For the last few years I’ve been using NP1 batteries (mainly the shorter NP35 format), which seem to have become a standard for most location sound recordists.
However, there are other 14.4V Li-Ion batteries available. Another type, which I feel may become a new standard are the “2054” format batteries. They come in 2 sizes, one around the same as an NP1 but packing in up to 98Whr of energy (pretty much the maximum allowable on flights without limitations being imposed) and a half length one at 48-49Whr. This is compared to a maximum of 84Whr in an NP1 (DSM’s Ultimate NPLU84) and 35Whr in the half length (Hawk-Woods NP35).
Here’s a picture of the various sizes compared to a full size NP1
Both Sonosax and Aaton have recently announced recorders (SX-R4+ and Cantar X3) which use this battery format and Audioroot have been producing both these batteries and the distribution systems for them for a while now.
Also there aren’t really that many sound recordists, we’re not a huge market. These batteries are used in industrial and medical equipment. There are two companies who make them (that I know of): Inspired Energy (USA) and RRC (Germany). I’ve been informed that Audioroot batteries are supplied by Inspired Energy, but programmed with custom firmware in order to communicate with their distribution systems and chargers. RRC only make the smaller format batteries, there’s also a difference in power gauges- RRC have LEDs which light up in sequence when you press a button, while Inspired Energy have an LCD display on the end which always stays on.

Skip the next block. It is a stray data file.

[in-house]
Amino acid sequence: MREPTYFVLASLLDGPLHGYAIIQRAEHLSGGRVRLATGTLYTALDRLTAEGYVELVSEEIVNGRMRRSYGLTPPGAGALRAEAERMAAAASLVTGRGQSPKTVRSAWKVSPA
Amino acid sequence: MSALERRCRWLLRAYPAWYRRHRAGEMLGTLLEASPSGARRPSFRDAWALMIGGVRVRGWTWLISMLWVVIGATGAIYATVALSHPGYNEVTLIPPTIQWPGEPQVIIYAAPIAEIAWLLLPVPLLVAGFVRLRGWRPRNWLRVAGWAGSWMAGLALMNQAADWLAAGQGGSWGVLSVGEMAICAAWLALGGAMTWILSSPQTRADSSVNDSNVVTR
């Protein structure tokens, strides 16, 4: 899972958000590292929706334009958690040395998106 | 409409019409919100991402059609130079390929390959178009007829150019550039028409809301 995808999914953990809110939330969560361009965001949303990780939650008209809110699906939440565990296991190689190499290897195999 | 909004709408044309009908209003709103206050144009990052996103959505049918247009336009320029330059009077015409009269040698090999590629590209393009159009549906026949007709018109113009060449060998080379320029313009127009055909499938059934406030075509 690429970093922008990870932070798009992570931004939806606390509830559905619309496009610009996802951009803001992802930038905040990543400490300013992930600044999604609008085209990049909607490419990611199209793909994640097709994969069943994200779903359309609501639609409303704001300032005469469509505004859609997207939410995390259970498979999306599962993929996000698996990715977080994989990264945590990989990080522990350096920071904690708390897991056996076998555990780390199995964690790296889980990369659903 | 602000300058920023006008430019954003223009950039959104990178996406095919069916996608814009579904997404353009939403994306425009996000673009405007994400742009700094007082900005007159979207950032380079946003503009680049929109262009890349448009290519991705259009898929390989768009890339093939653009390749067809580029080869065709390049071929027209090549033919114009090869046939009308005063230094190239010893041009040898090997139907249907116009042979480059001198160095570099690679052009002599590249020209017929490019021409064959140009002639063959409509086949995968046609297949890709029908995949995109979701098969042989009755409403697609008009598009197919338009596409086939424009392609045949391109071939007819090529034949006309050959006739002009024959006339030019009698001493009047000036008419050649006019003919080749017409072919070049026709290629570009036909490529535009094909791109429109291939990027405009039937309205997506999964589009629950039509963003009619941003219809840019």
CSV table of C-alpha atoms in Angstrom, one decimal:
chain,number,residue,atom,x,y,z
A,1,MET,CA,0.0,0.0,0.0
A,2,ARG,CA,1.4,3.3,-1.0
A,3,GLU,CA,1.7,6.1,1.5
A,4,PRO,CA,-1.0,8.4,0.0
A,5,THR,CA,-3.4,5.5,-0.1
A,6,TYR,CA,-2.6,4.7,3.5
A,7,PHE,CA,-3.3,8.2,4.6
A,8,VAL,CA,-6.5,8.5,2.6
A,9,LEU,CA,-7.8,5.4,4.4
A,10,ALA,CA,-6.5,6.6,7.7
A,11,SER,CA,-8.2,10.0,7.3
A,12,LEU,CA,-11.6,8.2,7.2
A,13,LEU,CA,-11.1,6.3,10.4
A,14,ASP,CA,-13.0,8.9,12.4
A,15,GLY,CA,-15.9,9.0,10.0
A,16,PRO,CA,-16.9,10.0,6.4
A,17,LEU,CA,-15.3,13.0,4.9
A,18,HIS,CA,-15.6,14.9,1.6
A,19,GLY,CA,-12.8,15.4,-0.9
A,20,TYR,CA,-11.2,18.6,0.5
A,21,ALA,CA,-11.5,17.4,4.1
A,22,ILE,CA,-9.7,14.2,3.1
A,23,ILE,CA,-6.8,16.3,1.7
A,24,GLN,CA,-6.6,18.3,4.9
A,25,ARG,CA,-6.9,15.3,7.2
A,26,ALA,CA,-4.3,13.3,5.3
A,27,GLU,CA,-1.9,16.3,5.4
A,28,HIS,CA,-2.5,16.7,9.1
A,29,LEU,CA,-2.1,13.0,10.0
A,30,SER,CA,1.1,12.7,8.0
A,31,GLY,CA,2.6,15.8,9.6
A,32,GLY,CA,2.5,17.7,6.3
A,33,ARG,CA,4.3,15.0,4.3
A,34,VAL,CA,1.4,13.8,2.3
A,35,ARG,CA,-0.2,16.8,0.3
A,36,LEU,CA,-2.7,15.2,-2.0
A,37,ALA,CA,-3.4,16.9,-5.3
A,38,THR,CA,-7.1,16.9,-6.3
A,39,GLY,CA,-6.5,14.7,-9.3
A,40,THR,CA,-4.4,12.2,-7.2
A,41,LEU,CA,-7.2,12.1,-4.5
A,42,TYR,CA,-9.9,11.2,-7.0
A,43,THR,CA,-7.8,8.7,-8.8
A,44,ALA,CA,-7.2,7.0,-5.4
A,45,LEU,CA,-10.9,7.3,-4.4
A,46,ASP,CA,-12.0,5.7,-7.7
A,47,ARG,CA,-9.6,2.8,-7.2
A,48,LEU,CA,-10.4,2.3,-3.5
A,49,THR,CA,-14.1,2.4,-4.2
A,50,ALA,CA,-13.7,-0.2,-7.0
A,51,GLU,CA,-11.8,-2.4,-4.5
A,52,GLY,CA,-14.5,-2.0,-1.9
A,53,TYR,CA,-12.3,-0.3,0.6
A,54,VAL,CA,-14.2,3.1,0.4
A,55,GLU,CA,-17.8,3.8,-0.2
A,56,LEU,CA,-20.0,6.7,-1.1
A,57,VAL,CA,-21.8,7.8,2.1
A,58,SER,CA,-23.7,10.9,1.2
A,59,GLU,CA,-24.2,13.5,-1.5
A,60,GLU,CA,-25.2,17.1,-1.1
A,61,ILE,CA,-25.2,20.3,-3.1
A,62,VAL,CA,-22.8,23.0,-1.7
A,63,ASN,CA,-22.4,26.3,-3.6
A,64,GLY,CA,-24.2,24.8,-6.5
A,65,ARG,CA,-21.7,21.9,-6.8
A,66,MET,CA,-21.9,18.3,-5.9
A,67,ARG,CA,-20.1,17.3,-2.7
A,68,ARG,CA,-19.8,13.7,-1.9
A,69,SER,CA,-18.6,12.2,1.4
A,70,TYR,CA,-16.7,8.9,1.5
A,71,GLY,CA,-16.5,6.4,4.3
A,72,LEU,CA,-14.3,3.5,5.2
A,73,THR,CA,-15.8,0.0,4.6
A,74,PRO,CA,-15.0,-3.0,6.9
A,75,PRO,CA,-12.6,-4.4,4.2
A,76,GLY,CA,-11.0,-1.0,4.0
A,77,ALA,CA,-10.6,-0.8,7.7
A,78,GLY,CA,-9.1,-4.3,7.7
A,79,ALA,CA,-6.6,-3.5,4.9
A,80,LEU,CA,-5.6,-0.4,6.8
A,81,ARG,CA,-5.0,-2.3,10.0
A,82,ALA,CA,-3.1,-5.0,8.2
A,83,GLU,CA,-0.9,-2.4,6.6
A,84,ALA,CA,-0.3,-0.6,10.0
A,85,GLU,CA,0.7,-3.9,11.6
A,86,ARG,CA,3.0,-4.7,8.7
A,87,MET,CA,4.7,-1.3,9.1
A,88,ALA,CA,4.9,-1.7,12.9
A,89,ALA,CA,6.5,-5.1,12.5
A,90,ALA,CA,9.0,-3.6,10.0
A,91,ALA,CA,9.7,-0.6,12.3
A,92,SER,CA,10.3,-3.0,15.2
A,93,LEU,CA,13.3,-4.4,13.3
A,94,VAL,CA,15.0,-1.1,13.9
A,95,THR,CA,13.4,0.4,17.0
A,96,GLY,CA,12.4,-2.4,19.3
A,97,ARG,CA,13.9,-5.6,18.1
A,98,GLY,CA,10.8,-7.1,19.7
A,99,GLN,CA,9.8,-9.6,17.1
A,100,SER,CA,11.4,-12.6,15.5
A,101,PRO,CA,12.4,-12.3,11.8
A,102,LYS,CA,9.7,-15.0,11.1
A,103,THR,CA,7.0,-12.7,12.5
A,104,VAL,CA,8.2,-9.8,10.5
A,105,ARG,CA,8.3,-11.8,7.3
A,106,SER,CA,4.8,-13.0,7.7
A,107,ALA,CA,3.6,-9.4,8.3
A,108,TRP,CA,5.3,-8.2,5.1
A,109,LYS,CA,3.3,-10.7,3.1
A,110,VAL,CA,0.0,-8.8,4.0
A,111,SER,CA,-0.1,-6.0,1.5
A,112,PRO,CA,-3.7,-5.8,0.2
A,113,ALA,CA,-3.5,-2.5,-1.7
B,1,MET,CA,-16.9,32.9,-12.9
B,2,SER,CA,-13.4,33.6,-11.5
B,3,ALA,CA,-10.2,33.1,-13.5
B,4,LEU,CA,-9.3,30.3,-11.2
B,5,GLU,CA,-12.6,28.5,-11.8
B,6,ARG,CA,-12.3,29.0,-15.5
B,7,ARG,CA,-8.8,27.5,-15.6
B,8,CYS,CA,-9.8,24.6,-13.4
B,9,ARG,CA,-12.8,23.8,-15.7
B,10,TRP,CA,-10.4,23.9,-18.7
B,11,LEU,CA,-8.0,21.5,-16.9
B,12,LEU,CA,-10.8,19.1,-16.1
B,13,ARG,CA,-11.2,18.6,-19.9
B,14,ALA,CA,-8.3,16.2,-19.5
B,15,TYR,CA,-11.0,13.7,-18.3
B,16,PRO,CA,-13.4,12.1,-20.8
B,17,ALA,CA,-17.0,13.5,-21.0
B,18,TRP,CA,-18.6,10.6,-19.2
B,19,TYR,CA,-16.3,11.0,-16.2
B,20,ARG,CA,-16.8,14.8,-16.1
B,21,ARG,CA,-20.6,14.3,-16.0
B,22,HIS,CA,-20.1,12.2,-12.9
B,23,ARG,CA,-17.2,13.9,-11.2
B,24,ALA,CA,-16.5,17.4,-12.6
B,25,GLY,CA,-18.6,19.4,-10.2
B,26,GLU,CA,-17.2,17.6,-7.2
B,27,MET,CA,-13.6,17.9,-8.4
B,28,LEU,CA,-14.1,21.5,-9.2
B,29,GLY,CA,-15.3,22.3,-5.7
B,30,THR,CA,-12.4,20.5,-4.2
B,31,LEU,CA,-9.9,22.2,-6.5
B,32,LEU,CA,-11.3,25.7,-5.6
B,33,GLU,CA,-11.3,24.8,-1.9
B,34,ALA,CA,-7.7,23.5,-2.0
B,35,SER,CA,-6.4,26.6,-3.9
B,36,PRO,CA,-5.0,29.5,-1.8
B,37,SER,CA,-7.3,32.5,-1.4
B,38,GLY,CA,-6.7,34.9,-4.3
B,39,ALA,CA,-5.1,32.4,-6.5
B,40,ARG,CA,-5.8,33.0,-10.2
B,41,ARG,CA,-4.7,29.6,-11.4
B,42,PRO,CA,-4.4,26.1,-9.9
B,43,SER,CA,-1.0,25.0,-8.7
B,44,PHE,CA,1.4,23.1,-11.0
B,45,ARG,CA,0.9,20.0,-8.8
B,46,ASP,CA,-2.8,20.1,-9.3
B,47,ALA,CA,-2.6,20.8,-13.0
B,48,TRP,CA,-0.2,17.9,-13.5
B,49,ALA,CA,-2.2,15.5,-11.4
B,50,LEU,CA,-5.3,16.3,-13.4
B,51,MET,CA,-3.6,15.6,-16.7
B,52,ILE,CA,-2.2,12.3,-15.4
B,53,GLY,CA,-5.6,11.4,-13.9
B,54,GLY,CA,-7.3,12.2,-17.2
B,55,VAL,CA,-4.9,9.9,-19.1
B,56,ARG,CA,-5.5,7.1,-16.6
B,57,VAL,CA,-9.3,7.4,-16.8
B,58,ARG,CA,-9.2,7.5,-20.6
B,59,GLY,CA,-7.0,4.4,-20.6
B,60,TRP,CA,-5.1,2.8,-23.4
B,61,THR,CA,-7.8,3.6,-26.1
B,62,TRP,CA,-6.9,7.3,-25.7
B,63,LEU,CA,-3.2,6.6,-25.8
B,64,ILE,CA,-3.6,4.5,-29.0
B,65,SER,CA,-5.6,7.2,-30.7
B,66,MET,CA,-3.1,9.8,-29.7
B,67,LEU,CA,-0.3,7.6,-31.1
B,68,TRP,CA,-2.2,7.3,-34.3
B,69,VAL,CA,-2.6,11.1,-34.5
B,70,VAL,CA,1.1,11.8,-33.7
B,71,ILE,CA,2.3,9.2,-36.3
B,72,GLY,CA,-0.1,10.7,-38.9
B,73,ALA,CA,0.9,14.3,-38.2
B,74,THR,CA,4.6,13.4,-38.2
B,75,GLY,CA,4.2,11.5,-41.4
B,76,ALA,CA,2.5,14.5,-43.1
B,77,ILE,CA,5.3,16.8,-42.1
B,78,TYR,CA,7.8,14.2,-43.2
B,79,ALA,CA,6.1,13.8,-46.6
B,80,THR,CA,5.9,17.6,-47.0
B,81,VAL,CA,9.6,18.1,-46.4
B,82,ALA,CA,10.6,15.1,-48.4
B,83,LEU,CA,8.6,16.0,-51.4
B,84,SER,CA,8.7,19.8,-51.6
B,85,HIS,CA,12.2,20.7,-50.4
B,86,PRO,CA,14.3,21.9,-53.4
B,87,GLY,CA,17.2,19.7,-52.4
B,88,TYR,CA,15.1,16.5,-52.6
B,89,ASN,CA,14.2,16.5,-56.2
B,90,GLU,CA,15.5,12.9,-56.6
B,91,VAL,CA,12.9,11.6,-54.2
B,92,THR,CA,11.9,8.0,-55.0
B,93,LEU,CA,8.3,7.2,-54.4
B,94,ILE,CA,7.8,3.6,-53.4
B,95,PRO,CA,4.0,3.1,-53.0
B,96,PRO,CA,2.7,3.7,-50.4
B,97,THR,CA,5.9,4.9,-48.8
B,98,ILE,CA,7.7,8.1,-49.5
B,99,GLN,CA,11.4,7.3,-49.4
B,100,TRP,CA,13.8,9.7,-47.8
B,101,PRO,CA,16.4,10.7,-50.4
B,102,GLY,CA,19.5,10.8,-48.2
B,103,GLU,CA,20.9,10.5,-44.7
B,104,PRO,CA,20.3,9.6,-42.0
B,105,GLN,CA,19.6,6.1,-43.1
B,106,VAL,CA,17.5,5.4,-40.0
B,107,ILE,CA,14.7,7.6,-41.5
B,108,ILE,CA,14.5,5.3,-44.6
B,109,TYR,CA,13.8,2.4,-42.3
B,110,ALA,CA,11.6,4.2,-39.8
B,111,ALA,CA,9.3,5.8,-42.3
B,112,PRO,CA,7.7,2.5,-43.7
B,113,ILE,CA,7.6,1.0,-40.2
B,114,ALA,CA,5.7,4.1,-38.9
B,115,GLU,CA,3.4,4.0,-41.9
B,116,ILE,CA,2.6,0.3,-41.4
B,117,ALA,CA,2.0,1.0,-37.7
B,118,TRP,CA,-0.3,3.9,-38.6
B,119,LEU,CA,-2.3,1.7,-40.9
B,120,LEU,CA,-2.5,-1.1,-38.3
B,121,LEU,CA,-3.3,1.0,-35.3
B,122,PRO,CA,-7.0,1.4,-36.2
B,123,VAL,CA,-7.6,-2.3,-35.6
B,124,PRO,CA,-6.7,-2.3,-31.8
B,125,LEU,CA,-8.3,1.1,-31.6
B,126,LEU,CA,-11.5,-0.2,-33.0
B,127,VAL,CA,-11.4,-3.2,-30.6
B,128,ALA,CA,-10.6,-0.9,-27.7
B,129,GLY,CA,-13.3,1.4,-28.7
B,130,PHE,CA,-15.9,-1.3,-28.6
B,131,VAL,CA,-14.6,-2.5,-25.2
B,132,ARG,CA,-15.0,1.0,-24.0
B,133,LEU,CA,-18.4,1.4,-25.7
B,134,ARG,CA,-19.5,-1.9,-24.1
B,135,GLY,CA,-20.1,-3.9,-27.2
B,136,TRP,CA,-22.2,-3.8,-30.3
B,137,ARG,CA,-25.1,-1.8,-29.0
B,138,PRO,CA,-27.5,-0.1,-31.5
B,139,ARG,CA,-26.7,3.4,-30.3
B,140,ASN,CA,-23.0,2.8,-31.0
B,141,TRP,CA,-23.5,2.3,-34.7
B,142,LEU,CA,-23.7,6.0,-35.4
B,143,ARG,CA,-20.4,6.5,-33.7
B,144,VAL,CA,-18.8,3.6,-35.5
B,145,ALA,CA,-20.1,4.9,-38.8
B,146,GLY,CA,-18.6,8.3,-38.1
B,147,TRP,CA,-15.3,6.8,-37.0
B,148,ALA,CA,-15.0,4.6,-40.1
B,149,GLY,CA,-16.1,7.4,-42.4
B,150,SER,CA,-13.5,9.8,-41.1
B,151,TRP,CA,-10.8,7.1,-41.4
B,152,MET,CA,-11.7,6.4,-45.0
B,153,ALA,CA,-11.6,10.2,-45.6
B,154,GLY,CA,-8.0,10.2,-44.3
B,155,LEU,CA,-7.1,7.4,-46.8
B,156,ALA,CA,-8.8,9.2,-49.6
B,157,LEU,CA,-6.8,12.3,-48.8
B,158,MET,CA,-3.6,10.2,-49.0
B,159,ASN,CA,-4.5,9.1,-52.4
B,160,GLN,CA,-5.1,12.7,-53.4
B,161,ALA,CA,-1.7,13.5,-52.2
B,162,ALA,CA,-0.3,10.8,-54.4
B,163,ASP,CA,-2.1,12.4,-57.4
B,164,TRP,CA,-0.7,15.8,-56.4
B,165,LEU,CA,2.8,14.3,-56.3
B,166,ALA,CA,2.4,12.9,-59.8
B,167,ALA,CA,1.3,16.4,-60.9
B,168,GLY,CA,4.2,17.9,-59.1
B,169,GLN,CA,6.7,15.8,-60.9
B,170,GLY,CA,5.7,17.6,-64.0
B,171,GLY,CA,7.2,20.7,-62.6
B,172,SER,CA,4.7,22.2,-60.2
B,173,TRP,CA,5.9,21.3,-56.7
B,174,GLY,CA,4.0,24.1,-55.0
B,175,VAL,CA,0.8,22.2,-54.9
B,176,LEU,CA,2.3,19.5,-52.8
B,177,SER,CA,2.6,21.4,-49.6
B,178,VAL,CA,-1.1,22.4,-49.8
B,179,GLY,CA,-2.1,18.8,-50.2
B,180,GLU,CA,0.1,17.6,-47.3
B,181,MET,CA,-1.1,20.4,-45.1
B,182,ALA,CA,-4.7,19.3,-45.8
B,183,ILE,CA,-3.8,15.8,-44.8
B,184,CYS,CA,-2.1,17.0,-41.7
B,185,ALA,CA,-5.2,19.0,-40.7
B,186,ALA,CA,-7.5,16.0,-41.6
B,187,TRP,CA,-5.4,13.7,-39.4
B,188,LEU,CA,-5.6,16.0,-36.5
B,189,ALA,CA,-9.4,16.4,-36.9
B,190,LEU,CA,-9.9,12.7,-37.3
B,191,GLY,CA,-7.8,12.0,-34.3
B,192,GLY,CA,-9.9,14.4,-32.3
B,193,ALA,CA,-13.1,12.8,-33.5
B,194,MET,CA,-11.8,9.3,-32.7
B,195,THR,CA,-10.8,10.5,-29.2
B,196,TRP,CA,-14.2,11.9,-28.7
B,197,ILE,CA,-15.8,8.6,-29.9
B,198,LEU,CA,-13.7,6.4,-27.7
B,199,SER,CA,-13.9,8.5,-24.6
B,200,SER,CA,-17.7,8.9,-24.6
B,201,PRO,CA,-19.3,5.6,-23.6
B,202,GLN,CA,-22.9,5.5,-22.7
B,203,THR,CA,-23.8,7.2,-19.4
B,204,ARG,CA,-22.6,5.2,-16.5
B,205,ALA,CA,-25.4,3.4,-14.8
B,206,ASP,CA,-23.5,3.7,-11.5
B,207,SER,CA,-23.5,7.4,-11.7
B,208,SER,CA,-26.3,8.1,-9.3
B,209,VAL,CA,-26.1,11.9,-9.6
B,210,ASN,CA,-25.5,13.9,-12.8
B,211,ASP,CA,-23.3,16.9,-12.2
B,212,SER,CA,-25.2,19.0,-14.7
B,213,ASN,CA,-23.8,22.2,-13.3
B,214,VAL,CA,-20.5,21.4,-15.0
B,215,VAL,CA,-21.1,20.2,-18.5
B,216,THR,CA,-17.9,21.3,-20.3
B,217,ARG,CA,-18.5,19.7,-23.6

I did say communicate then- these batteries have a system called SMBus, which is a standard system which communicates charge info, battery health, temperature etc to either the charger or the equipment it’s plugged into. This can allow accurate info on how long the battery will last given the load it’s under, not just a voltage. This means they require extra contacts for data info (so pins 2 and 3 on a hirose connector will be used). Check your cables first as some may be made connecting pins 1&2 and 3&4, which may damage components on the other end is they’re given 16 or so volts.